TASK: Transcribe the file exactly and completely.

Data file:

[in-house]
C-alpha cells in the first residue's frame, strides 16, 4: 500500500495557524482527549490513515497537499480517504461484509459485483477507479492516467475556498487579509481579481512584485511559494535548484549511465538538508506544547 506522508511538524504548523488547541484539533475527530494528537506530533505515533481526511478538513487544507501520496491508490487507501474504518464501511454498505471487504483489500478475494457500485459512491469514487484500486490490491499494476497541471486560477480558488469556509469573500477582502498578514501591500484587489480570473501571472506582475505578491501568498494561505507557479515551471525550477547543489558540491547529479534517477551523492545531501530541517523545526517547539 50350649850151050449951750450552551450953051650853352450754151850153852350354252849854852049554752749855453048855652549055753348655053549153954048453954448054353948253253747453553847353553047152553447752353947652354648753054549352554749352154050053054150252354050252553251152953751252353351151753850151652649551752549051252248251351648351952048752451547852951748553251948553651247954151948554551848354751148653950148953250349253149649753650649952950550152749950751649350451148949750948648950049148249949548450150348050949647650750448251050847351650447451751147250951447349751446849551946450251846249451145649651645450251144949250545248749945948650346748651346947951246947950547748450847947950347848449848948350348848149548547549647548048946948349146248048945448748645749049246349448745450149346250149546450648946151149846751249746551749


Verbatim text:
[in-house]
C-alpha cells in the first residue's frame, strides 16, 4: 500500500495557524482527549490513515497537499480517504461484509459485483477507479492516467475556498487579509481579481512584485511559494535548484549511465538538508506544547 506522508511538524504548523488547541484539533475527530494528537506530533505515533481526511478538513487544507501520496491508490487507501474504518464501511454498505471487504483489500478475494457500485459512491469514487484500486490490491499494476497541471486560477480558488469556509469573500477582502498578514501591500484587489480570473501571472506582475505578491501568498494561505507557479515551471525550477547543489558540491547529479534517477551523492545531501530541517523545526517547539 50350649850151050449951750450552551450953051650853352450754151850153852350354252849854852049554752749855453048855652549055753348655053549153954048453954448054353948253253747453553847353553047152553447752353947652354648753054549352554749352154050053054150252354050252553251152953751252353351151753850151652649551752549051252248251351648351952048752451547852951748553251948553651247954151948554551848354751148653950148953250349253149649753650649952950550152749950751649350451148949750948648950049148249949548450150348050949647650750448251050847351650447451751147250951447349751446849551946450251846249451145649651645450251144949250545248749945948650346748651346947951246947950547748450847947950347848449848948350348848149548547549647548048946948349146248048945448748645749049246349448745450149346250149546450648946151149846751249746551749